Normally, I only see such weird things at night during 100s. Not at Crewel Jewel. After 42+ hours of running (well, more hiking than running) and about 32,500ft of the 33K total gain I stared up the final climb to Vogel State Park and the finish. I know there was a gate were the climb ended and we crossed a road to enter the park. This final 3.5 miles was strange. The trail up the final climb traversed up a scalloped section of the mountain. That is, there were a series of large concave washes out of the side of the mountain, most about 1/4 mile across. Every time I rounded the crest of the ridge, I found another scallop. Each time I enter the next scallop I could see the gate at the far end of the scallop. Sometimes I could see people at gate. I remember thinking, “That’s the top. I’m almost back.” But as I got closer there was no gate or people. The trail just continued up and around the next scallop. There always appeared to be gates at the far end of the scallops. The gates were tree limbs. The people were the morning sun shining through the trees on leaves moving in the breeze. I finally quit looking ahead. It was discouraging.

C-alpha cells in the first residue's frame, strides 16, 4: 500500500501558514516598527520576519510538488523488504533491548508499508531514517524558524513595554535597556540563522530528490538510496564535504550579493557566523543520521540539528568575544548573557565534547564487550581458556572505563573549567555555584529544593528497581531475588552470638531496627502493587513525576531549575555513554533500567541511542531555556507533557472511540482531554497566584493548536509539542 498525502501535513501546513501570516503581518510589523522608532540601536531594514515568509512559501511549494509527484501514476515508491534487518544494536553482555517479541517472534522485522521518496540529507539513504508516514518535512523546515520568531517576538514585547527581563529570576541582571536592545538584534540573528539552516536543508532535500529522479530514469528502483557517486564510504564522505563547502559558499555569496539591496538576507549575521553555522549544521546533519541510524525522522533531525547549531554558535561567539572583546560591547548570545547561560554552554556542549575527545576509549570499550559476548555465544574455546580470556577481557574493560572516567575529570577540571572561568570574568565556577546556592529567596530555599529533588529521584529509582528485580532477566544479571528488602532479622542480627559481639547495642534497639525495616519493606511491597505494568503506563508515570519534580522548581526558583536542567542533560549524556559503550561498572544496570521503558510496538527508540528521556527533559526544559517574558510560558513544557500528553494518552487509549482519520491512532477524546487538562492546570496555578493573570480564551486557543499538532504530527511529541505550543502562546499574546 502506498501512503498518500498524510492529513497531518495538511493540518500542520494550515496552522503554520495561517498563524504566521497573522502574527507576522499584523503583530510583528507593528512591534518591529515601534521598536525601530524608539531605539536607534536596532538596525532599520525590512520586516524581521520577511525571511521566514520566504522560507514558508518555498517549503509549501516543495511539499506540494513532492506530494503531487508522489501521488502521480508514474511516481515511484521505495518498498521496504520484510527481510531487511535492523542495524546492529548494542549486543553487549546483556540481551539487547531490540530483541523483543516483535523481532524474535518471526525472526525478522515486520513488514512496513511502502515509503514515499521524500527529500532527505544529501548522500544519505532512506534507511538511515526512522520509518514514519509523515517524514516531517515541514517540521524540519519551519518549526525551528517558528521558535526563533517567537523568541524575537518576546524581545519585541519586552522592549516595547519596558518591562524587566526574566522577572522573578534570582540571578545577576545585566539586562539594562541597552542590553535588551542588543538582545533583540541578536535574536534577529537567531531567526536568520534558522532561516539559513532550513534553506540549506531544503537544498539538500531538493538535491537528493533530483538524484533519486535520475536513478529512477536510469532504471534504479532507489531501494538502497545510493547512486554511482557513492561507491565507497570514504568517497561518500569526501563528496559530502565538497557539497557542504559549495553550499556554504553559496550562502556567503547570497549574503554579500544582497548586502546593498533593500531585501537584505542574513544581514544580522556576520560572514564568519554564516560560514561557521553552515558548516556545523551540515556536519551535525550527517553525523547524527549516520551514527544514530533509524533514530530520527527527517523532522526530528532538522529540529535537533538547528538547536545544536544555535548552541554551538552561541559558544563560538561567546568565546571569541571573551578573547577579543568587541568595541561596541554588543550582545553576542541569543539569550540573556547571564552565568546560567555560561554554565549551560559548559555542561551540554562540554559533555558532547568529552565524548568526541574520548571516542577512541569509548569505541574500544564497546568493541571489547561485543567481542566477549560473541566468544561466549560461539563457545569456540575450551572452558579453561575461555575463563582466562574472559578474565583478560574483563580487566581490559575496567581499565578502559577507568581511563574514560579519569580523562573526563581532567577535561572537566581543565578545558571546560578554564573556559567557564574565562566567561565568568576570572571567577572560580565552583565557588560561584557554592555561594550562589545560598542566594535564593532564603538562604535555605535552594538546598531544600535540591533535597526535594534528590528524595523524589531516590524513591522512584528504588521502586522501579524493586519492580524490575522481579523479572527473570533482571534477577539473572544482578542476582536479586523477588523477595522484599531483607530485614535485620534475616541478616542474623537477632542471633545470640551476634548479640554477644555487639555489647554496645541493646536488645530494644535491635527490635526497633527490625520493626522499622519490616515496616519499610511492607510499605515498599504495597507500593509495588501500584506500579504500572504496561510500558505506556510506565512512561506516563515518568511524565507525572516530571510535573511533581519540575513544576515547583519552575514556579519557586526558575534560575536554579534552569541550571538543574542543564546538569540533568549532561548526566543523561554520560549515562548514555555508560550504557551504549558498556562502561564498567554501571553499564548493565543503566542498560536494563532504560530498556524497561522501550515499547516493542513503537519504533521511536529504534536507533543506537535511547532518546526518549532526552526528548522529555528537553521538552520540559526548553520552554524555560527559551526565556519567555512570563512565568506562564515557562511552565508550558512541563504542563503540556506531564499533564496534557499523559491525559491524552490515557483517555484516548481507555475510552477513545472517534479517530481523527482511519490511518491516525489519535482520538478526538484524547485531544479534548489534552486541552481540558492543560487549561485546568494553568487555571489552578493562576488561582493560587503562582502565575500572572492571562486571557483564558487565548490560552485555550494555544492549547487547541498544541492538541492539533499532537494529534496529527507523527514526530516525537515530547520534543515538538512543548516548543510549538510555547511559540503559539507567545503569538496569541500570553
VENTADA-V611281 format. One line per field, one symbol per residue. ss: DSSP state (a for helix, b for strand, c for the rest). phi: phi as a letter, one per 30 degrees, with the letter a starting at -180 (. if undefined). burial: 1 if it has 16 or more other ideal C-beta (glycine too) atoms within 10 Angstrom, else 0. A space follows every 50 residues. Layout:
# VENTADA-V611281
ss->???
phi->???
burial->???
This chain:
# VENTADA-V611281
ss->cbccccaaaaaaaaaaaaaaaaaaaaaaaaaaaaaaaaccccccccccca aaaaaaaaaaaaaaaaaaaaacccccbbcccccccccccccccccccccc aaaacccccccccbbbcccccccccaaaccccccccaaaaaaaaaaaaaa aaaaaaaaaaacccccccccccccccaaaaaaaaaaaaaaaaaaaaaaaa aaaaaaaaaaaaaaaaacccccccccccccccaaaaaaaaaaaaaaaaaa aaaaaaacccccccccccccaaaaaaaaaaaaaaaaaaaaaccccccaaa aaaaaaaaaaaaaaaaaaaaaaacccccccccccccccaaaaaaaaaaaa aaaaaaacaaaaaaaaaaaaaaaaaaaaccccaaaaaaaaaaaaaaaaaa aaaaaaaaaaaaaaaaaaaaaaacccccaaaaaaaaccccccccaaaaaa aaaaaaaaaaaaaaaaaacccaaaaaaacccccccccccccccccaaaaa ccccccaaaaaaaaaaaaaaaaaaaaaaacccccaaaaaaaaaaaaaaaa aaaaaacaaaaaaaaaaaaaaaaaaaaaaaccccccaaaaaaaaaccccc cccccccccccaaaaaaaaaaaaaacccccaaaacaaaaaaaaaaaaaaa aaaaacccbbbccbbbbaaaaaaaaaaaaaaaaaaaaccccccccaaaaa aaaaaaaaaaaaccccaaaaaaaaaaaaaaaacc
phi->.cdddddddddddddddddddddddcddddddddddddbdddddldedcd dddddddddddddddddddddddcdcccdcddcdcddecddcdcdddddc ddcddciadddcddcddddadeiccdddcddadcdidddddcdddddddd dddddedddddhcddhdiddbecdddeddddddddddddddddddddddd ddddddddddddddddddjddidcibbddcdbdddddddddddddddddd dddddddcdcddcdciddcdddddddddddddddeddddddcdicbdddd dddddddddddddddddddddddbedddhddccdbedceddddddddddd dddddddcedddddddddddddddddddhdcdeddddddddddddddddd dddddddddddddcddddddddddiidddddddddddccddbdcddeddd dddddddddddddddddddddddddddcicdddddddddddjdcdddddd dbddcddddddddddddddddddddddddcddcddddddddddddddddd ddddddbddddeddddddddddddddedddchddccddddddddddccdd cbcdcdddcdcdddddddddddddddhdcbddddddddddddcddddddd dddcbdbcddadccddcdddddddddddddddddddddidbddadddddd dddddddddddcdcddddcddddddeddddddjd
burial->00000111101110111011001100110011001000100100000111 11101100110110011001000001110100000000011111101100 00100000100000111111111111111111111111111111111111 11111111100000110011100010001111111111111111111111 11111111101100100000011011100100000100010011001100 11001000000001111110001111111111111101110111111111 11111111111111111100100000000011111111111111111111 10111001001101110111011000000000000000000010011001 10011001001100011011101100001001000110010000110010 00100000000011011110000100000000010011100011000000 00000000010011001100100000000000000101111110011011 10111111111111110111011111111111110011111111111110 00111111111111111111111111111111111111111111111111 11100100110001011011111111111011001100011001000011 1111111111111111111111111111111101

I did finally get to the end of the climb and crossed the road watching for insane bikers. The road is “Wolf Pen Gap Road” a favorite with “220 MPH Ninja” type bike riders. After crossing the road I realized it was still about 1.5 miles to the end. The trail followed a small creek on my right. As I neared the camp, I looked up ahead and saw a large “Yellow Children’s Playhouse” with green siding sitting right on the side of the creek. It was rounded and looked “sort of” like a big apple, but I was sure it was a playhouse because I saw several kids playing around it. At that point I was very focused on the trail because I didn’t want to fall right here at the end. After 50 or 60 yards I looked back up at the playhouse and all I was a large boulder with the morning sun shining on it. It had a lot of green moss on the side. There were no children! (Sun on the leaves again, I guess.)
Just a few hundred yards further I looked up to see Marye Jo coming toward me. I didn’t take my eyes off her. I was afraid she would disappear too. She didn’t and she escorted me to the last half mile. The finish materialized in front of me and that didn’t disappear either. If it had, I would have sat down and cried, or died!!
I have 163 posts on Blogger.com, "Run Your First Ultra." The first post was in November of 2010. I should go back and read some. I would probably get a good laugh out of them. If anyone is interested, the button links to the blog.